TM: What initially brought you to Thomas More University?
SCS: My path to Thomas More reflects unusual circumstances. I was hired by Dr. Ray Hebert (then the academic dean) to perform as a folk musician at the Caden Blincoe Outloud Festival. I knew Caden, and he requested that I come. Another colleague and longtime friend, Julie Daoud, already had a teaching job with the English Department. The day of the festival, I came in carrying a two-month-old daughter, an inquisitive toddler, and my instruments. I left with a job interview in the works—oddly in my cherished areas of creative writing and ethnic literature. I have been here since 2000, and I continue to hold the deepest appreciation for my colleagues and the work of designing creative, reflective experiences for people.
TM: What inspired you to create the Creative Writing Vision program in 2004? What are some of the program’s signature events that you spearhead?
SCS: Honestly, I had a vision and followed it. The name of the program reflects my belief that our quiet inner callings are often powerful invitations to invent new designs. Since I was very young, I have always wanted to bring diverse groups together for the sake of creativity and meaningful reflection. I used to “hold court” on the patio, play school, and produce talk/variety shows with my siblings and playmates. My parents still tease me about trying to run everything! When a grant opportunity arose with PNC’s Schroth Charitable Trust, I applied and gained three years of support that sustained a writer-in-residence, visiting artists, and a list of public arts programming opportunities. The “vision” would not have happened without help from my friends at Thomas More and in the author-artist community. Currently, the Creative Writing Vision design supports 30-40 program sessions a year, including two regionally awarded artists in residence (Pauletta Hansel and Dick Hague), community writing courses, a visiting authors series at Joseph-Beth, on-campus arts programs (e.g. Writer’s Table, Outloud Festival, Words Celebration and Craft Immersion Workshops), day-long and overnight retreats at our Biology Field station, teacher/pedagogy workshops, K-12 arts experiences such as “Adventure in the Humanities” and “Meet the Author” sessions, collaborative programming with some wonderful nonprofit organizations and experiential learning/internship opportunities for TMU students. In recent years, Creative Writing Vision has expanded its reach toward young people in collaboration with the Cincinnati Arts Association (Aronoff), Cincy WordPlay, The Covington Center for Great Neighborhoods, and the Urban Appalachian Community Coalition (UACC). A primary CWV goal is to pair creative young people with practicing professionals, from alumni to regional leaders. At this year’s Outloud Festival, four talented TMU students shared the stage with four poet laureates; these students are also collaborating with me on UACC’s grant-based Urban Appalachian Leadership Project to design and implement educational programs. Well-known writers regularly share their writing with “Words.” Authors and artists sit at tables with our students and represent our institution in local K-12 classrooms because they believe in our mission. As the vision widens, I am working to maintain TMU’s “home” value for long-term relationships as well as that genuine spirit of mentorship. Bigger is only better if it is cultivated with local spirit. Forgive my long reply but I am passionate about sharing CWV missions with everyone!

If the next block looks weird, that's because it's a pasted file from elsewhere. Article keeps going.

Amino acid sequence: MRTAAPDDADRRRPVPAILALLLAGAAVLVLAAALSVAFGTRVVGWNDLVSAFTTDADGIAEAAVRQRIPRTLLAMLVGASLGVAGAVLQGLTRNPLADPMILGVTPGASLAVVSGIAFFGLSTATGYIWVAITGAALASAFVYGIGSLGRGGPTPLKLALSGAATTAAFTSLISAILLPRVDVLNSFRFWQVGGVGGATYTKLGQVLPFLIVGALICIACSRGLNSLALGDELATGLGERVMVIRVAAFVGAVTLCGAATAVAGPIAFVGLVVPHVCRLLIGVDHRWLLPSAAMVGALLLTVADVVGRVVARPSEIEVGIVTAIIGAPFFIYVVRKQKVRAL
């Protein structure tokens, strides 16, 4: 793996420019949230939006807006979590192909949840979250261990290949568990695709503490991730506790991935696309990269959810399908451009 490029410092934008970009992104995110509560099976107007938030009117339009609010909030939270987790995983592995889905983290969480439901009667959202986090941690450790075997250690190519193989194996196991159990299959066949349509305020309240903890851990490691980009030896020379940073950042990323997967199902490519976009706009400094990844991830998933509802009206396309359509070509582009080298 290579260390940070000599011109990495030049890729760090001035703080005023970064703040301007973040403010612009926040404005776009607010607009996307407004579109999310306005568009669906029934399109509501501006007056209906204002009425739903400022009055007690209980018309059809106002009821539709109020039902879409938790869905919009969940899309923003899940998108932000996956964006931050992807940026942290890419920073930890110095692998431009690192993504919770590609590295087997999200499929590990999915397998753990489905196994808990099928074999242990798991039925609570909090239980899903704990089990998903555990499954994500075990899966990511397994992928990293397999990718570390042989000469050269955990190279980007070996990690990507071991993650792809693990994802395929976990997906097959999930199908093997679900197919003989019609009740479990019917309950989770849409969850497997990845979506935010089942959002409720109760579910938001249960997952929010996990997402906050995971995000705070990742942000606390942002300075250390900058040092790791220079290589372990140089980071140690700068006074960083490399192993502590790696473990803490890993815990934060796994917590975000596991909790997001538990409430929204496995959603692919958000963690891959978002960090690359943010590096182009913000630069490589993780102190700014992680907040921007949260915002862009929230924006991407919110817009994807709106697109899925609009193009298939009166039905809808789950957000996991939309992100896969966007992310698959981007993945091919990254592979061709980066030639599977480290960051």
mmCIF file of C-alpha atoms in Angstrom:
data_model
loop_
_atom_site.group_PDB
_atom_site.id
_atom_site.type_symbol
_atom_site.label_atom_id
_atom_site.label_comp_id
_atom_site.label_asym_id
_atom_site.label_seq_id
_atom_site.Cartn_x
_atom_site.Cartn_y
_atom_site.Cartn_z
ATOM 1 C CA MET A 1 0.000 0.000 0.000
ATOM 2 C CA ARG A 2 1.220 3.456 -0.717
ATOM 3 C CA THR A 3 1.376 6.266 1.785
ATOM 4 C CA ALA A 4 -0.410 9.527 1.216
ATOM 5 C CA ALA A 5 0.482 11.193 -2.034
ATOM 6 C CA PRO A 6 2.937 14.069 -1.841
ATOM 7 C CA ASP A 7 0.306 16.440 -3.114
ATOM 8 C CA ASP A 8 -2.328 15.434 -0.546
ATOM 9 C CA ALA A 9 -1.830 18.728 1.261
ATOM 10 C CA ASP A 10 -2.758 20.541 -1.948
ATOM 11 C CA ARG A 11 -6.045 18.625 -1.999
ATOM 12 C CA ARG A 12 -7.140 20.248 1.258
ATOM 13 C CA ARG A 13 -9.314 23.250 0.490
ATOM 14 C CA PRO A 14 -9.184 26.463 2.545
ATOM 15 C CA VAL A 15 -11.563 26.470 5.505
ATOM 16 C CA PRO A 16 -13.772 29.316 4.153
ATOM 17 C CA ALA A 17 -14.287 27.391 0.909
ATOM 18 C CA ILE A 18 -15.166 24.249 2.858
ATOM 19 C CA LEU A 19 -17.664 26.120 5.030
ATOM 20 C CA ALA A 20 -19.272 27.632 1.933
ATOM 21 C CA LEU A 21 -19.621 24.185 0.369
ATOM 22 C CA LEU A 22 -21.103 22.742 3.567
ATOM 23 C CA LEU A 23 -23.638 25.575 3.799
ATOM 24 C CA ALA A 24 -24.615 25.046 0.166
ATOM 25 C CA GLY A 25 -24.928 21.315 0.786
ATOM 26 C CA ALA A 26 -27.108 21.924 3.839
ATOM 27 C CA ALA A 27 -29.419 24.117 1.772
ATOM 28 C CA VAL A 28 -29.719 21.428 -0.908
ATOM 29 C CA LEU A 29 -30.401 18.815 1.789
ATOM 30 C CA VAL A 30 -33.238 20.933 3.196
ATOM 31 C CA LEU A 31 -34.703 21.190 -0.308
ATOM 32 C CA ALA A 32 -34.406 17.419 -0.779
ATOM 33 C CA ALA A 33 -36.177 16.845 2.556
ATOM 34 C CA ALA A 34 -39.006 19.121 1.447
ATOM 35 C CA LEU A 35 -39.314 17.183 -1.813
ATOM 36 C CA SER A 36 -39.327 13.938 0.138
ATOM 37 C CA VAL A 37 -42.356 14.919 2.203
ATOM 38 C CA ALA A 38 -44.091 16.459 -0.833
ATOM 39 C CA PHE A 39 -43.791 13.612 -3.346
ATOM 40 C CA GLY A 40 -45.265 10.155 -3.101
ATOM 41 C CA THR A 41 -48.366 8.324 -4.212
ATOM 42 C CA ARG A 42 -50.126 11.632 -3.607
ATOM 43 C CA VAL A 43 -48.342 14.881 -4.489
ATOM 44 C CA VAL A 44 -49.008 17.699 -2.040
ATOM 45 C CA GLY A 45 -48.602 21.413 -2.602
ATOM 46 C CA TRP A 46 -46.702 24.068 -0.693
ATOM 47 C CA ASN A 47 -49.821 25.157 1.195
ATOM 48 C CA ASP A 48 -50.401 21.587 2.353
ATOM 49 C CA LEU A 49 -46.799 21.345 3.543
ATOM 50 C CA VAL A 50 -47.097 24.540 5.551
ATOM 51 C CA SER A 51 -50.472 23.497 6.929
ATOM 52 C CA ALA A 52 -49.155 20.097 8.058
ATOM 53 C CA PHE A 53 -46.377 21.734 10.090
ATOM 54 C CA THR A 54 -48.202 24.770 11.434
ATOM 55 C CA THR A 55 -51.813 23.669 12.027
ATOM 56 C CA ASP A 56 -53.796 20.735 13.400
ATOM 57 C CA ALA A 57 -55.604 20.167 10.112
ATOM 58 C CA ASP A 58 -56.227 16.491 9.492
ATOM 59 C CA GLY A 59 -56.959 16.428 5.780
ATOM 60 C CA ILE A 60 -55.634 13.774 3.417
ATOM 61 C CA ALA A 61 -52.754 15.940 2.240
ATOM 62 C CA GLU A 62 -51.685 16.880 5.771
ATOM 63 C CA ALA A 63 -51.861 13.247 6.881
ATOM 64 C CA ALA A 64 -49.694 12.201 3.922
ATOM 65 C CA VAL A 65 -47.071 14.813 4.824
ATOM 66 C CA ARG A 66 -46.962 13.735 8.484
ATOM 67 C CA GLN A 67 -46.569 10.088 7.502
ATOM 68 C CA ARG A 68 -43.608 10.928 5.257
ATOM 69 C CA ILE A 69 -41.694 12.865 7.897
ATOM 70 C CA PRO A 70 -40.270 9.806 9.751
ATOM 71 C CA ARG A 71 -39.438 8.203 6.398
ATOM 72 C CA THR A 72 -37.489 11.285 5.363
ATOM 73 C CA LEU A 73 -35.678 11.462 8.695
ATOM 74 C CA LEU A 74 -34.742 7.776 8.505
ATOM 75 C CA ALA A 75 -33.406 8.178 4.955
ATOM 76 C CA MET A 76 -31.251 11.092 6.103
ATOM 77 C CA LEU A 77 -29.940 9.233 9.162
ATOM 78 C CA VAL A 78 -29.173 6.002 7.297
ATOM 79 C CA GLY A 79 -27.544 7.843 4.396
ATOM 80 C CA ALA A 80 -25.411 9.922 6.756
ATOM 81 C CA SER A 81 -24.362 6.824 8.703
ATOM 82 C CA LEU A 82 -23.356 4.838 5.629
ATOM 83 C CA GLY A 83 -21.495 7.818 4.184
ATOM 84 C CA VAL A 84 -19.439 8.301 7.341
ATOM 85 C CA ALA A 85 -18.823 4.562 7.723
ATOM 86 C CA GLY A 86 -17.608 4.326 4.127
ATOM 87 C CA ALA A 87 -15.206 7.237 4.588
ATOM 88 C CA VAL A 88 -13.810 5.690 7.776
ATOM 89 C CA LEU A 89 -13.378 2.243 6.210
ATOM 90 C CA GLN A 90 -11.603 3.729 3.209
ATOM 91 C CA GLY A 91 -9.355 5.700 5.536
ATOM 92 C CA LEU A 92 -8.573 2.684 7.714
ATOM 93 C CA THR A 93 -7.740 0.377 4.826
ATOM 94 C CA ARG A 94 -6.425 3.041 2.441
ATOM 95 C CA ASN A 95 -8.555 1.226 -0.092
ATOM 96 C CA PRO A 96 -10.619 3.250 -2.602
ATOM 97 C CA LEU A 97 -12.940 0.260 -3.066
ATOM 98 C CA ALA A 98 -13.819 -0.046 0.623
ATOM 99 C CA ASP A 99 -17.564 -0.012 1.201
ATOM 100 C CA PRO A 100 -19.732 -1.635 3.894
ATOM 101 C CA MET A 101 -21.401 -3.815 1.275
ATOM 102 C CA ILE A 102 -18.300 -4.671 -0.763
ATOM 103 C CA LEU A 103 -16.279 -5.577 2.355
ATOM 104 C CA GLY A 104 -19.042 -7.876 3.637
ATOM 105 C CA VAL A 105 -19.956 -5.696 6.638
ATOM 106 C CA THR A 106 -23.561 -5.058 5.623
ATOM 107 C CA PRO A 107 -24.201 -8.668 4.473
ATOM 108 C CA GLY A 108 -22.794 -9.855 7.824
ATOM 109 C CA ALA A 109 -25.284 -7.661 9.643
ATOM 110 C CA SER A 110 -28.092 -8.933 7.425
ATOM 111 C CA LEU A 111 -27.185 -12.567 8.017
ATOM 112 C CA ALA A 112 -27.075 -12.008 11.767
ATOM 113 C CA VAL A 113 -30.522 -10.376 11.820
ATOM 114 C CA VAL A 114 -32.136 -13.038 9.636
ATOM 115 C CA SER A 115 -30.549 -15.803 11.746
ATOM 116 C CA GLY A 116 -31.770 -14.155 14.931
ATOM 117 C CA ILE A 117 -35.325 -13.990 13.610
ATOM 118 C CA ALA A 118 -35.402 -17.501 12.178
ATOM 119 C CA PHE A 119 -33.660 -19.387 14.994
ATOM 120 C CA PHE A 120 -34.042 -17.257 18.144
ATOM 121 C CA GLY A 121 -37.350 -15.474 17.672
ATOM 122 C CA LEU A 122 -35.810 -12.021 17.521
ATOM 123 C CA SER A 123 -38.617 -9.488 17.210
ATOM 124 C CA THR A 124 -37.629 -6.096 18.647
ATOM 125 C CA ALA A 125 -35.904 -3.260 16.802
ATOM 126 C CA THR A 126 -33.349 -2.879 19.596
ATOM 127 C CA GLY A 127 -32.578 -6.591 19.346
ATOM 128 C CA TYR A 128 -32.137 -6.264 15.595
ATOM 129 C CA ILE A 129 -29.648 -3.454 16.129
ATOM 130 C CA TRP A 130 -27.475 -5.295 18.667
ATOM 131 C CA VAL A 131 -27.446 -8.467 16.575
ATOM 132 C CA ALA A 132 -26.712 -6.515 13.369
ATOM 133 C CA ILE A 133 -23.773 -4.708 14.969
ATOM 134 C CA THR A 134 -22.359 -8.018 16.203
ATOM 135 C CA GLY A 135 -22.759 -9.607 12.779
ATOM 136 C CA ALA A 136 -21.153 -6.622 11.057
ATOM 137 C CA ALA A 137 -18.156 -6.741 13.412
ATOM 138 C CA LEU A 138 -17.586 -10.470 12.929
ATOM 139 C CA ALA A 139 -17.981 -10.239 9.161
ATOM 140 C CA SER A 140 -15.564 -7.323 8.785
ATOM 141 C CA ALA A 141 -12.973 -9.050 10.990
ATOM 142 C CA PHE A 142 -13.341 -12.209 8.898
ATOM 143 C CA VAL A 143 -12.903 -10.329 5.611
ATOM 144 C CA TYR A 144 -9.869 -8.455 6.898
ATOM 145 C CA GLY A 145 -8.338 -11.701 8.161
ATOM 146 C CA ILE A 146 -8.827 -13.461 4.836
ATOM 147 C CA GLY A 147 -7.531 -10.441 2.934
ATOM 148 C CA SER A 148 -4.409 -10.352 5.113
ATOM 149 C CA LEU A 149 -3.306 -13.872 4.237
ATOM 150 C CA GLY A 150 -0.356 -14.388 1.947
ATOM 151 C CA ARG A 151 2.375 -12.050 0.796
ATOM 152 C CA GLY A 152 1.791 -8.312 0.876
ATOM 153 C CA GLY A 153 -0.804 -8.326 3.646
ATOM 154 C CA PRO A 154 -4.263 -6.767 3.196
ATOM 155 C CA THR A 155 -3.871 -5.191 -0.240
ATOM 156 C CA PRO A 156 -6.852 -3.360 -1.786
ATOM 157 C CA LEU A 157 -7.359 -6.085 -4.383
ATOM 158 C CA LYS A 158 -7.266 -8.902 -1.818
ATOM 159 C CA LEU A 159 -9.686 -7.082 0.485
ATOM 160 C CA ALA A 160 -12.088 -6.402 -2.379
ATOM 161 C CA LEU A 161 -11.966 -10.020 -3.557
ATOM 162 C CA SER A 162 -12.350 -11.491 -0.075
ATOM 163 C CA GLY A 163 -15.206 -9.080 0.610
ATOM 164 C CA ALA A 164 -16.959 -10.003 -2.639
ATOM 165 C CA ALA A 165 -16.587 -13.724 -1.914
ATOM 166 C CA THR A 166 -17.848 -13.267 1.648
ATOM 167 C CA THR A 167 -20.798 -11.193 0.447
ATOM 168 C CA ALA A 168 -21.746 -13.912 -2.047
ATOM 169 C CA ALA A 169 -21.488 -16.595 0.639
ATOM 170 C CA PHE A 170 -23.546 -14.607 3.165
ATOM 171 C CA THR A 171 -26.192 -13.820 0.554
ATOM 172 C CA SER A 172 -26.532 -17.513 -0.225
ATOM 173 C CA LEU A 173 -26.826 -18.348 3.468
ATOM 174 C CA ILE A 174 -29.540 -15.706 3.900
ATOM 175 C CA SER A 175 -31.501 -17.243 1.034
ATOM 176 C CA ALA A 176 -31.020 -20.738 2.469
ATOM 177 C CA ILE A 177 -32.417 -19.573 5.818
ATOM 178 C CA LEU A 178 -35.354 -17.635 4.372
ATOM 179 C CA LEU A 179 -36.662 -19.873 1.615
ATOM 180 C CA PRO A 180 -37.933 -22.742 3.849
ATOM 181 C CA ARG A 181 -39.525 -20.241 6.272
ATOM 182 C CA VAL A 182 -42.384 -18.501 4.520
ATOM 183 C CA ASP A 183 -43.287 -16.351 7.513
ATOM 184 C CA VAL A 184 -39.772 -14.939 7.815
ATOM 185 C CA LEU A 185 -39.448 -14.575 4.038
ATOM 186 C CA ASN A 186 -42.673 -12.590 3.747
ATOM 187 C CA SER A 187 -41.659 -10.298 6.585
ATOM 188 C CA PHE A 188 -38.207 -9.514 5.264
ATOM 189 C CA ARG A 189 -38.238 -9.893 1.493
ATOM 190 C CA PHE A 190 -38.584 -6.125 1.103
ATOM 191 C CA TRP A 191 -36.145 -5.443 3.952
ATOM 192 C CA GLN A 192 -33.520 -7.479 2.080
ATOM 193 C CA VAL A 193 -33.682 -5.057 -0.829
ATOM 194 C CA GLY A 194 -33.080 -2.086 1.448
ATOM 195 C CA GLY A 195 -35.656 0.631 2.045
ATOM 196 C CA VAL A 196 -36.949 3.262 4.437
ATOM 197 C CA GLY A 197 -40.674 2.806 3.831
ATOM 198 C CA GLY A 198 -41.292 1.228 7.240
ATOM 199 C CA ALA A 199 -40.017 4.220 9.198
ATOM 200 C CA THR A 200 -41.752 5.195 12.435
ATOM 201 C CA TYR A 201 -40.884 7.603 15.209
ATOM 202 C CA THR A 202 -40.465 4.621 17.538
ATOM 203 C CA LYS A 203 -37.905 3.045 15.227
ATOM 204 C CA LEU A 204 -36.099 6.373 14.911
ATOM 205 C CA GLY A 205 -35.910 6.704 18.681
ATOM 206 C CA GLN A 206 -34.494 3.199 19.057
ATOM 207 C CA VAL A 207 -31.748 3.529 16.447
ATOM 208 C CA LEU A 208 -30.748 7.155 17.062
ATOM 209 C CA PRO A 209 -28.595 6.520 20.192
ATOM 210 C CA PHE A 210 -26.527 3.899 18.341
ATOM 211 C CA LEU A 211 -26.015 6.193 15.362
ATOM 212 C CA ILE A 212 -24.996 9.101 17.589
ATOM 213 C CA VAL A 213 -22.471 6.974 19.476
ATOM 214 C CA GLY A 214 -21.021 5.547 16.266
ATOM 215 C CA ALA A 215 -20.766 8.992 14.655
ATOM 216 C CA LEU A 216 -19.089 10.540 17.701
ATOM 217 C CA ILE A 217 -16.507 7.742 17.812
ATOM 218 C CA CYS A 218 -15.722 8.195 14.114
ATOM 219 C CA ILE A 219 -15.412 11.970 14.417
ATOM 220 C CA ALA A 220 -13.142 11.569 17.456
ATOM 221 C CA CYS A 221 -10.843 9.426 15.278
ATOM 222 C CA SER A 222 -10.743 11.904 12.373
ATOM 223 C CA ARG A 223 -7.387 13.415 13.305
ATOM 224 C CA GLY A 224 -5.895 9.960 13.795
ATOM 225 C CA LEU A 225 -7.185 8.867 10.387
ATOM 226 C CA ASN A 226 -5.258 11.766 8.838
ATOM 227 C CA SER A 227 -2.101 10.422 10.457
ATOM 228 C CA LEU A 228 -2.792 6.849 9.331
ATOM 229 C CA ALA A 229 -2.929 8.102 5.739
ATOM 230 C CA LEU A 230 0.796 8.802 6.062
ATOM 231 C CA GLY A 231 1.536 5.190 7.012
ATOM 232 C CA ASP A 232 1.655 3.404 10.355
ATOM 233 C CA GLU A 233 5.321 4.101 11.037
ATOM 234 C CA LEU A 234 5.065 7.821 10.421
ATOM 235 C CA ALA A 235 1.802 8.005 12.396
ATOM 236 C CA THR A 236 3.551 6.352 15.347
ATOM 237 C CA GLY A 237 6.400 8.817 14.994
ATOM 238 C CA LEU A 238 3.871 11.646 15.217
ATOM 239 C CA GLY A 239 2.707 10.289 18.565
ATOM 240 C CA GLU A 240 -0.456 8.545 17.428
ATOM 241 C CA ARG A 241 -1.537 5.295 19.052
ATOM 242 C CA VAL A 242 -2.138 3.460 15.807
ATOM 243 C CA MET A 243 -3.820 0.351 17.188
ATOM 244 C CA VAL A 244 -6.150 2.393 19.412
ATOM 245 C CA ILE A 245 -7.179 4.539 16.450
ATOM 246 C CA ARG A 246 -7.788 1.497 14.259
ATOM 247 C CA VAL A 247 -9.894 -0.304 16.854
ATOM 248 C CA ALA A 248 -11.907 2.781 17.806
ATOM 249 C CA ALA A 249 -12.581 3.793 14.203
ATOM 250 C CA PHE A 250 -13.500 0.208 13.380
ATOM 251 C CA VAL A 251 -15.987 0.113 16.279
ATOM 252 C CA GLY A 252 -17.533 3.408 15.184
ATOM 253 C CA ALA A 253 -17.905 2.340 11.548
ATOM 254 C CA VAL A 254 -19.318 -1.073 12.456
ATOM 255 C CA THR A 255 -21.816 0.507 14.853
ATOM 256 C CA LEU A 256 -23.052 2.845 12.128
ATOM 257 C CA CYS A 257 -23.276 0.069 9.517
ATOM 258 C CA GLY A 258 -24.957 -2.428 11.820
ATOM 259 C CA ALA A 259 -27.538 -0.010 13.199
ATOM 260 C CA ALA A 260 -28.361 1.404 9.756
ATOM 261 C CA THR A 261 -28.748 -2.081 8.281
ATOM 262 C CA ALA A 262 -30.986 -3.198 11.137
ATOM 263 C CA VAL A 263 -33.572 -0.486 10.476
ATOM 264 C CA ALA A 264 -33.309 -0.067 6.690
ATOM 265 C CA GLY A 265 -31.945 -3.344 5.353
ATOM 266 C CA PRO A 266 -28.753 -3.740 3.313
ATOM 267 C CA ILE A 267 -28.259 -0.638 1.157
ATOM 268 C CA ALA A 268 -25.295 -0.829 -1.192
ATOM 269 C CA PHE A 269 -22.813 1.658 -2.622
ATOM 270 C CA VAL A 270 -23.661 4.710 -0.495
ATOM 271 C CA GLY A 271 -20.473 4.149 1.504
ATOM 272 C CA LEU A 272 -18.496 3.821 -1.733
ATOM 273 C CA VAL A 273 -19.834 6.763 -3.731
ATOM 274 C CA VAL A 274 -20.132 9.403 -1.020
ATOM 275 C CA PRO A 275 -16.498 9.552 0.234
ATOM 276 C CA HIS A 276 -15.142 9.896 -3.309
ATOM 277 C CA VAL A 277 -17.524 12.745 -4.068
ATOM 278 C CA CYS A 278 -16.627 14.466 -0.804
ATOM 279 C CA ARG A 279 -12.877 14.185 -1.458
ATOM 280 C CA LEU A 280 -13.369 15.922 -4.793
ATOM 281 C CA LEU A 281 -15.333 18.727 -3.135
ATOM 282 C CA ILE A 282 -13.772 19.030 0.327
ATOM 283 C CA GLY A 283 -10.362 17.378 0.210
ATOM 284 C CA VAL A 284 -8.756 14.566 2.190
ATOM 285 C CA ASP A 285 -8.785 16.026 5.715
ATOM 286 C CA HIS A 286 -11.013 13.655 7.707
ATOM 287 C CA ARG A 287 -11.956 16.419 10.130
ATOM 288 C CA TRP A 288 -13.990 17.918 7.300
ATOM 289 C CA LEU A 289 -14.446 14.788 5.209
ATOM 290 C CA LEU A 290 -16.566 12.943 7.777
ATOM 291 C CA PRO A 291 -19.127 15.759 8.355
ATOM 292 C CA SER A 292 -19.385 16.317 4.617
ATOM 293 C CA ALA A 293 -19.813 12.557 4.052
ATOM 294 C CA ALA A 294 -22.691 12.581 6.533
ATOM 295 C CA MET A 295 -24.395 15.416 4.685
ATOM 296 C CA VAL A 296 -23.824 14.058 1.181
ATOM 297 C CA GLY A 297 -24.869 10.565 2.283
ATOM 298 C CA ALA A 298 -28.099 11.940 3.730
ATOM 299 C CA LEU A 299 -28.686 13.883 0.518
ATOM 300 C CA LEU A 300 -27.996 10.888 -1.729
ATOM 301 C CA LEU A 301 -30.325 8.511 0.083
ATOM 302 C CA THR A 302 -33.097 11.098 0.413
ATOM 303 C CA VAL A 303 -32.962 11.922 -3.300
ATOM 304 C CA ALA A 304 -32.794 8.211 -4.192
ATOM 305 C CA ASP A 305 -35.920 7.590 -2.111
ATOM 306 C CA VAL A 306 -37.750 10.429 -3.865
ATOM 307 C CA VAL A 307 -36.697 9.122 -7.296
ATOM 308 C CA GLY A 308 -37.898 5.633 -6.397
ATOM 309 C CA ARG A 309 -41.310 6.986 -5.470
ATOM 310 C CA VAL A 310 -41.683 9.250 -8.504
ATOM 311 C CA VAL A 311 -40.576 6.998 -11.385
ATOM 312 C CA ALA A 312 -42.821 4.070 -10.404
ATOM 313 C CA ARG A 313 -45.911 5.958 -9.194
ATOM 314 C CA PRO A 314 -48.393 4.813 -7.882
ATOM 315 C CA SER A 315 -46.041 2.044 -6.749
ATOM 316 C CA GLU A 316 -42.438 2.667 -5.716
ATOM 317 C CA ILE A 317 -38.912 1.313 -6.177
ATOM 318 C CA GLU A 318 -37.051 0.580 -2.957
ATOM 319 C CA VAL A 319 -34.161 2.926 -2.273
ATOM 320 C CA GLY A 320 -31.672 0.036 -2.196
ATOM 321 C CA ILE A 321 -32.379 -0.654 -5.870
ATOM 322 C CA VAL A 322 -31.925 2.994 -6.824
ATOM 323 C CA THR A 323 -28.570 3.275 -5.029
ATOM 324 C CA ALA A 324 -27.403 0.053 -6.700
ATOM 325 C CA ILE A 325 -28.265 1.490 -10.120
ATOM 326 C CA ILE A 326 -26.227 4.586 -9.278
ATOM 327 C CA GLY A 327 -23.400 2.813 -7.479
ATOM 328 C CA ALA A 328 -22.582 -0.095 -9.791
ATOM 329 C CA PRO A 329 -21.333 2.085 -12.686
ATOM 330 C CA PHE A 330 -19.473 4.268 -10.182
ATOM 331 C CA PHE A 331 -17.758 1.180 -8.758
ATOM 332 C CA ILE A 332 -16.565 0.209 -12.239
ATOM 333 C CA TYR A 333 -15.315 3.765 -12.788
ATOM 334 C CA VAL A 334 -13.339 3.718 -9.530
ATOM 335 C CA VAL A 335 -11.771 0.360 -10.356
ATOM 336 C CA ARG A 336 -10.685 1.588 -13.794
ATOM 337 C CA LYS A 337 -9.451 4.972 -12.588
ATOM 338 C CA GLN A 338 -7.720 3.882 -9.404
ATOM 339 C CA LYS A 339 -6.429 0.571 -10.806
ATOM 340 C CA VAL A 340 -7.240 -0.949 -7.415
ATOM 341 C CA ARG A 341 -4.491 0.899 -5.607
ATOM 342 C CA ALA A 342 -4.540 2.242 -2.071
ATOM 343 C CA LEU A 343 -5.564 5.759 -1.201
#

TM: What draws you to Appalachian music and culture?